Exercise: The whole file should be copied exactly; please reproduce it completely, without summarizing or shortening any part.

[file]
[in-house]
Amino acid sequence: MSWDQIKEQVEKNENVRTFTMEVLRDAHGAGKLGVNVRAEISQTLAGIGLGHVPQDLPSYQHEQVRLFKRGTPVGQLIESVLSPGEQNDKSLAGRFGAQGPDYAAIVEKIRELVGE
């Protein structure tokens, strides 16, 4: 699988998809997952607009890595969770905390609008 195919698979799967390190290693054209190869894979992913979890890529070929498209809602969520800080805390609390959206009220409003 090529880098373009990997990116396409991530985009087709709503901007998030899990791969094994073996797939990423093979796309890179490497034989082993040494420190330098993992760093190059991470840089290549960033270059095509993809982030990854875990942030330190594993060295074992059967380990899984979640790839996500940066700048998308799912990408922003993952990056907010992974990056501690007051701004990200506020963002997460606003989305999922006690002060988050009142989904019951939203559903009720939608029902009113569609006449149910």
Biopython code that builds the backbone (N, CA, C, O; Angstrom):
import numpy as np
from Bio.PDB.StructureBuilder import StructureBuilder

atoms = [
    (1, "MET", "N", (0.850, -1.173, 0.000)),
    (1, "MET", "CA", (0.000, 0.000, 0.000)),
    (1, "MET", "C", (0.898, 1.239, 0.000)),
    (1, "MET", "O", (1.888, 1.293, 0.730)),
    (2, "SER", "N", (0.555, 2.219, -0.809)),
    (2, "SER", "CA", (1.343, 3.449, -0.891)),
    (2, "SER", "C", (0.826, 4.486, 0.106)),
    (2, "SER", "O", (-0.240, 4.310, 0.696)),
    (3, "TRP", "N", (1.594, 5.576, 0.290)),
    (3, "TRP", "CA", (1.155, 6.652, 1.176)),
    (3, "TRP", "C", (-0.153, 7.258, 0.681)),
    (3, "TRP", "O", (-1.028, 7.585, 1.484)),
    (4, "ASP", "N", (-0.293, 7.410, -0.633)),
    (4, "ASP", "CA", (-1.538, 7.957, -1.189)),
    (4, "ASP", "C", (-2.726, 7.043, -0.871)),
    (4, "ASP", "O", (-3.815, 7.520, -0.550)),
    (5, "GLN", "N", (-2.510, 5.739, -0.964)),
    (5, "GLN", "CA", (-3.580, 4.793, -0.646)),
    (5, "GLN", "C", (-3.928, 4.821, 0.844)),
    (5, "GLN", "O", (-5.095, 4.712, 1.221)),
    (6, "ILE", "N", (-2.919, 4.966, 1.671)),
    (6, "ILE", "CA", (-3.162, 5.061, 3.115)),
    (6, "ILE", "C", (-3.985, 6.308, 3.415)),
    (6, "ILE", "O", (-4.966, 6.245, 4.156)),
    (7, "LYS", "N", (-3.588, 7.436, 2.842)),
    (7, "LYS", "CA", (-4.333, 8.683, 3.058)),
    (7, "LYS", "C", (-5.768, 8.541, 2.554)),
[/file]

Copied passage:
[in-house]
Amino acid sequence: MSWDQIKEQVEKNENVRTFTMEVLRDAHGAGKLGVNVRAEISQTLAGIGLGHVPQDLPSYQHEQVRLFKRGTPVGQLIESVLSPGEQNDKSLAGRFGAQGPDYAAIVEKIRELVGE
């Protein structure tokens, strides 16, 4: 699988998809997952607009890595969770905390609008 195919698979799967390190290693054209190869894979992913979890890529070929498209809602969520800080805390609390959206009220409003 090529880098373009990997990116396409991530985009087709709503901007998030899990791969094994073996797939990423093979796309890179490497034989082993040494420190330098993992760093190059991470840089290549960033270059095509993809982030990854875990942030330190594993060295074992059967380990899984979640790839996500940066700048998308799912990408922003993952990056907010992974990056501690007051701004990200506020963002997460606003989305999922006690002060988050009142989904019951939203559903009720939608029902009113569609006449149910």
Biopython code that builds the backbone (N, CA, C, O; Angstrom):
import numpy as np
from Bio.PDB.StructureBuilder import StructureBuilder

atoms = [
    (1, "MET", "N", (0.850, -1.173, 0.000)),
    (1, "MET", "CA", (0.000, 0.000, 0.000)),
    (1, "MET", "C", (0.898, 1.239, 0.000)),
    (1, "MET", "O", (1.888, 1.293, 0.730)),
    (2, "SER", "N", (0.555, 2.219, -0.809)),
    (2, "SER", "CA", (1.343, 3.449, -0.891)),
    (2, "SER", "C", (0.826, 4.486, 0.106)),
    (2, "SER", "O", (-0.240, 4.310, 0.696)),
    (3, "TRP", "N", (1.594, 5.576, 0.290)),
    (3, "TRP", "CA", (1.155, 6.652, 1.176)),
    (3, "TRP", "C", (-0.153, 7.258, 0.681)),
    (3, "TRP", "O", (-1.028, 7.585, 1.484)),
    (4, "ASP", "N", (-0.293, 7.410, -0.633)),
    (4, "ASP", "CA", (-1.538, 7.957, -1.189)),
    (4, "ASP", "C", (-2.726, 7.043, -0.871)),
    (4, "ASP", "O", (-3.815, 7.520, -0.550)),
    (5, "GLN", "N", (-2.510, 5.739, -0.964)),
    (5, "GLN", "CA", (-3.580, 4.793, -0.646)),
    (5, "GLN", "C", (-3.928, 4.821, 0.844)),
    (5, "GLN", "O", (-5.095, 4.712, 1.221)),
    (6, "ILE", "N", (-2.919, 4.966, 1.671)),
    (6, "ILE", "CA", (-3.162, 5.061, 3.115)),
    (6, "ILE", "C", (-3.985, 6.308, 3.415)),
    (6, "ILE", "O", (-4.966, 6.245, 4.156)),
    (7, "LYS", "N", (-3.588, 7.436, 2.842)),
    (7, "LYS", "CA", (-4.333, 8.683, 3.058)),
    (7, "LYS", "C", (-5.768, 8.541, 2.554)),